When cop-turned-PI Jack Till helped Wendy Harper disappear, he hoped it would be the ast time he heard of her. Afraid to go to the police, and in fear for her life, she'd only escaped a fatal beating by chance. Six years on a torn, blood-soaked fragment of clothing and a smeared baseball bat have been found in the garden of chef Eric Fuller, her former partner, evidence the DA's office is using to file murder charges. Only Jack, and the person who planted the evidence, know Wendy's really alive. Only Jack can clear Eric, in a move that will bring Wendy back out into the open, a target for a killer who still wants her dead.
Though not a patch on Perry's Jane White series, Silence is a fair piece of suspense. The action is described from two points of view, Jack and the two hired killers trying to find Wendy by following him. The reader learns a little about how to change your identity, and how a created identity can be deconstructed, which I always find interesting.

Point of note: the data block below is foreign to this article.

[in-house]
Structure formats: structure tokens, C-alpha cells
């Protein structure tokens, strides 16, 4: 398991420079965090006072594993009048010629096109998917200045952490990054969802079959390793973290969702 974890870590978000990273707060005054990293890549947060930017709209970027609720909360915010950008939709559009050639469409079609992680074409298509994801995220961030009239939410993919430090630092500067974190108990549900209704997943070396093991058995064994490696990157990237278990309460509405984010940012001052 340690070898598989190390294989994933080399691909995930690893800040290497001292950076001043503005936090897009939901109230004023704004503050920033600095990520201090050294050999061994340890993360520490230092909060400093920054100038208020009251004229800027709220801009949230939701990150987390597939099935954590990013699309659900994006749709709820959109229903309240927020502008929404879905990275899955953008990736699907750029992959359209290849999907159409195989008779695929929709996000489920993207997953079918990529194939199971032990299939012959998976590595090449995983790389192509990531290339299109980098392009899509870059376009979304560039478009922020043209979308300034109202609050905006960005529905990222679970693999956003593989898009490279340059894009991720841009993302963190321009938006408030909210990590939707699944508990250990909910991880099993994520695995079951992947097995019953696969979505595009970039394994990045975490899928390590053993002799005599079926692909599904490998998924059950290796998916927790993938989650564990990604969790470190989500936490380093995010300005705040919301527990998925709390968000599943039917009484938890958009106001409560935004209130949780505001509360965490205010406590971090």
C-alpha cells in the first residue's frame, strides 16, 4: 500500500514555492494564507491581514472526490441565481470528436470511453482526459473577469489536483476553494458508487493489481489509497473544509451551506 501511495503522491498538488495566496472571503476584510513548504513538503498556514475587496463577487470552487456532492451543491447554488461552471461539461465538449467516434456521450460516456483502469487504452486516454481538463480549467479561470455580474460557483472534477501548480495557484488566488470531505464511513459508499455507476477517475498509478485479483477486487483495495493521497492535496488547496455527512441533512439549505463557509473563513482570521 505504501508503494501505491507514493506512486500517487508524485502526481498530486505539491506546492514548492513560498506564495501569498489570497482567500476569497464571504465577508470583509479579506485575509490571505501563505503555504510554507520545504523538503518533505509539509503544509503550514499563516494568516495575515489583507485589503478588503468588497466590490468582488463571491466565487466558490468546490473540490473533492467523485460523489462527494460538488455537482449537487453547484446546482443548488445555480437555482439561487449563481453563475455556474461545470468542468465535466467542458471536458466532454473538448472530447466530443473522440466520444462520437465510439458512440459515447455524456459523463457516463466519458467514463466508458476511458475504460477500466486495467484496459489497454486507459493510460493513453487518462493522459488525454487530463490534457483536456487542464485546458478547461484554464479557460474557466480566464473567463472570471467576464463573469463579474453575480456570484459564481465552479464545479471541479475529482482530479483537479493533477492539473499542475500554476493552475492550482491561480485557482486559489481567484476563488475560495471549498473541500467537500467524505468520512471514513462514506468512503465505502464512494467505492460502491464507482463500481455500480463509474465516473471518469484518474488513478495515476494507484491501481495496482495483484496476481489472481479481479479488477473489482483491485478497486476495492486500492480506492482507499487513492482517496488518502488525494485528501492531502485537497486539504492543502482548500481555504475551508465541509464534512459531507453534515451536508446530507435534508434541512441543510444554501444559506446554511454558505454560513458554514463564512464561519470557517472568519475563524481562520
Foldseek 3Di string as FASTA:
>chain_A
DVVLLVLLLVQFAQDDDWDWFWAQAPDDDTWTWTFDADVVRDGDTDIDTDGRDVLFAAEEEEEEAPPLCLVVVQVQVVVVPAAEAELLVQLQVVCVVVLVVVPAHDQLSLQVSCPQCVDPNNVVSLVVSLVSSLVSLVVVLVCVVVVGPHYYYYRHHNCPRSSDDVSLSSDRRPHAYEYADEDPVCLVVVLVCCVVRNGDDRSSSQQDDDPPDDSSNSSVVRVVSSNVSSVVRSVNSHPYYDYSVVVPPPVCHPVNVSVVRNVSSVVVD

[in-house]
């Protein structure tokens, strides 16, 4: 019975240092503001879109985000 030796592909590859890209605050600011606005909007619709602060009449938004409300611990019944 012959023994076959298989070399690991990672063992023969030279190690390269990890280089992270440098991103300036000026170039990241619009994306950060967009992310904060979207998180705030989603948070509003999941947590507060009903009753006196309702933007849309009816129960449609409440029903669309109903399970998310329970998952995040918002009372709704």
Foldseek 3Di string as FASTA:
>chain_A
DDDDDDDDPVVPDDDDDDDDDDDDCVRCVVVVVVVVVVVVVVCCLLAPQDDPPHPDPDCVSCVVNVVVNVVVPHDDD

However, though the plot twists unpredictably, I found the whole thing a little flat - many of the details (Jack's daughter, Sylvie-the-assassin's slowly unwound background) seemed included to add character dimension without being integral to anything, the gradually growing distance between the killers didn't interest or surprise me, and I didn't feel invested in the outcome. From another author I'd probably be happy enough, but I've come to expect a higher standard from Perry. - Alex